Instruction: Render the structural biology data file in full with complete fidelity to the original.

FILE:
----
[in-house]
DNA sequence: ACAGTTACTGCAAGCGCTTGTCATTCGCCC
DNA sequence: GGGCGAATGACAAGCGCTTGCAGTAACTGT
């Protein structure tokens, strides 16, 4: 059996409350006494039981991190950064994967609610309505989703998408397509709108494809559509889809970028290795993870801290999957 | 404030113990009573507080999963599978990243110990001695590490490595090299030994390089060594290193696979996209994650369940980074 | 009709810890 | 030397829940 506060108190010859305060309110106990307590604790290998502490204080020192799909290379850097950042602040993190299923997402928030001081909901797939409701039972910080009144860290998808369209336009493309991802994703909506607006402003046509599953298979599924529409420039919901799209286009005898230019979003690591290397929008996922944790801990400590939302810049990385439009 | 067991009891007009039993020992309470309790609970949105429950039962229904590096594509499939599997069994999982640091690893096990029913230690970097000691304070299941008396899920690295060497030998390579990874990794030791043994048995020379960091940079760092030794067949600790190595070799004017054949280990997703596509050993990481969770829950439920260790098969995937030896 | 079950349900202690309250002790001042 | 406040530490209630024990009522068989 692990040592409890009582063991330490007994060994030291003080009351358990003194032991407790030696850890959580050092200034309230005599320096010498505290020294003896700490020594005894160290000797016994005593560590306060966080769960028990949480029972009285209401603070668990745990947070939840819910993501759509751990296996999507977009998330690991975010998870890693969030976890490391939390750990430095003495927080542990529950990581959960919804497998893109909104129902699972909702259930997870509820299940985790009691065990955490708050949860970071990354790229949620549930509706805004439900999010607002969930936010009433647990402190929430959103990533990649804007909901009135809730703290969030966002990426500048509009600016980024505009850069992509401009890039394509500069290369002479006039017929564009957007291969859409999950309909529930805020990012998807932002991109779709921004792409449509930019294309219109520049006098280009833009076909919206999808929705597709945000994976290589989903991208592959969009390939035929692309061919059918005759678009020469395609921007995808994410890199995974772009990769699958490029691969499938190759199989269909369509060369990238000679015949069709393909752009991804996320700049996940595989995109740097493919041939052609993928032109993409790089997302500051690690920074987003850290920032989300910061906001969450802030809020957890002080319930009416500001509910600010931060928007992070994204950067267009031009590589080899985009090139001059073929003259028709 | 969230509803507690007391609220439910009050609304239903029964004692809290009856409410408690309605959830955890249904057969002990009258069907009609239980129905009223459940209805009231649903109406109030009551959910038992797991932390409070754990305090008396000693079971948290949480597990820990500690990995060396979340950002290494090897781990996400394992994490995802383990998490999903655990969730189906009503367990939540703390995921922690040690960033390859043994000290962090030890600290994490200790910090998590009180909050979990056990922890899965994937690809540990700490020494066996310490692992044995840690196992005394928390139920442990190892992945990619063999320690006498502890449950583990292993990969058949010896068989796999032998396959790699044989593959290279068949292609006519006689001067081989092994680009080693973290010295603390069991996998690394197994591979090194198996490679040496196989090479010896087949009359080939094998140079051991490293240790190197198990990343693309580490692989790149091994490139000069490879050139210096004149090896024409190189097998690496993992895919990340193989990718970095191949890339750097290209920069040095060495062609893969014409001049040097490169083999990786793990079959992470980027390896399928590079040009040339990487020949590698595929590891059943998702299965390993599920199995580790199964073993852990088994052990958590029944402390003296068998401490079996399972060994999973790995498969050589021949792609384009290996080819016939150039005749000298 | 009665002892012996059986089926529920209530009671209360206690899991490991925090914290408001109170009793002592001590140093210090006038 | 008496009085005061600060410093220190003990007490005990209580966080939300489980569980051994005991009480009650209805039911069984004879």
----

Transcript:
[in-house]
DNA sequence: ACAGTTACTGCAAGCGCTTGTCATTCGCCC
DNA sequence: GGGCGAATGACAAGCGCTTGCAGTAACTGT
């Protein structure tokens, strides 16, 4: 059996409350006494039981991190950064994967609610309505989703998408397509709108494809559509889809970028290795993870801290999957 | 404030113990009573507080999963599978990243110990001695590490490595090299030994390089060594290193696979996209994650369940980074 | 009709810890 | 030397829940 506060108190010859305060309110106990307590604790290998502490204080020192799909290379850097950042602040993190299923997402928030001081909901797939409701039972910080009144860290998808369209336009493309991802994703909506607006402003046509599953298979599924529409420039919901799209286009005898230019979003690591290397929008996922944790801990400590939302810049990385439009 | 067991009891007009039993020992309470309790609970949105429950039962229904590096594509499939599997069994999982640091690893096990029913230690970097000691304070299941008396899920690295060497030998390579990874990794030791043994048995020379960091940079760092030794067949600790190595070799004017054949280990997703596509050993990481969770829950439920260790098969995937030896 | 079950349900202690309250002790001042 | 406040530490209630024990009522068989 692990040592409890009582063991330490007994060994030291003080009351358990003194032991407790030696850890959580050092200034309230005599320096010498505290020294003896700490020594005894160290000797016994005593560590306060966080769960028990949480029972009285209401603070668990745990947070939840819910993501759509751990296996999507977009998330690991975010998870890693969030976890490391939390750990430095003495927080542990529950990581959960919804497998893109909104129902699972909702259930997870509820299940985790009691065990955490708050949860970071990354790229949620549930509706805004439900999010607002969930936010009433647990402190929430959103990533990649804007909901009135809730703290969030966002990426500048509009600016980024505009850069992509401009890039394509500069290369002479006039017929564009957007291969859409999950309909529930805020990012998807932002991109779709921004792409449509930019294309219109520049006098280009833009076909919206999808929705597709945000994976290589989903991208592959969009390939035929692309061919059918005759678009020469395609921007995808994410890199995974772009990769699958490029691969499938190759199989269909369509060369990238000679015949069709393909752009991804996320700049996940595989995109740097493919041939052609993928032109993409790089997302500051690690920074987003850290920032989300910061906001969450802030809020957890002080319930009416500001509910600010931060928007992070994204950067267009031009590589080899985009090139001059073929003259028709 | 969230509803507690007391609220439910009050609304239903029964004692809290009856409410408690309605959830955890249904057969002990009258069907009609239980129905009223459940209805009231649903109406109030009551959910038992797991932390409070754990305090008396000693079971948290949480597990820990500690990995060396979340950002290494090897781990996400394992994490995802383990998490999903655990969730189906009503367990939540703390995921922690040690960033390859043994000290962090030890600290994490200790910090998590009180909050979990056990922890899965994937690809540990700490020494066996310490692992044995840690196992005394928390139920442990190892992945990619063999320690006498502890449950583990292993990969058949010896068989796999032998396959790699044989593959290279068949292609006519006689001067081989092994680009080693973290010295603390069991996998690394197994591979090194198996490679040496196989090479010896087949009359080939094998140079051991490293240790190197198990990343693309580490692989790149091994490139000069490879050139210096004149090896024409190189097998690496993992895919990340193989990718970095191949890339750097290209920069040095060495062609893969014409001049040097490169083999990786793990079959992470980027390896399928590079040009040339990487020949590698595929590891059943998702299965390993599920199995580790199964073993852990088994052990958590029944402390003296068998401490079996399972060994999973790995498969050589021949792609384009290996080819016939150039005749000298 | 009665002892012996059986089926529920209530009671209360206690899991490991925090914290408001109170009793002592001590140093210090006038 | 008496009085005061600060410093220190003990007490005990209580966080939300489980569980051994005991009480009650209805039911069984004879």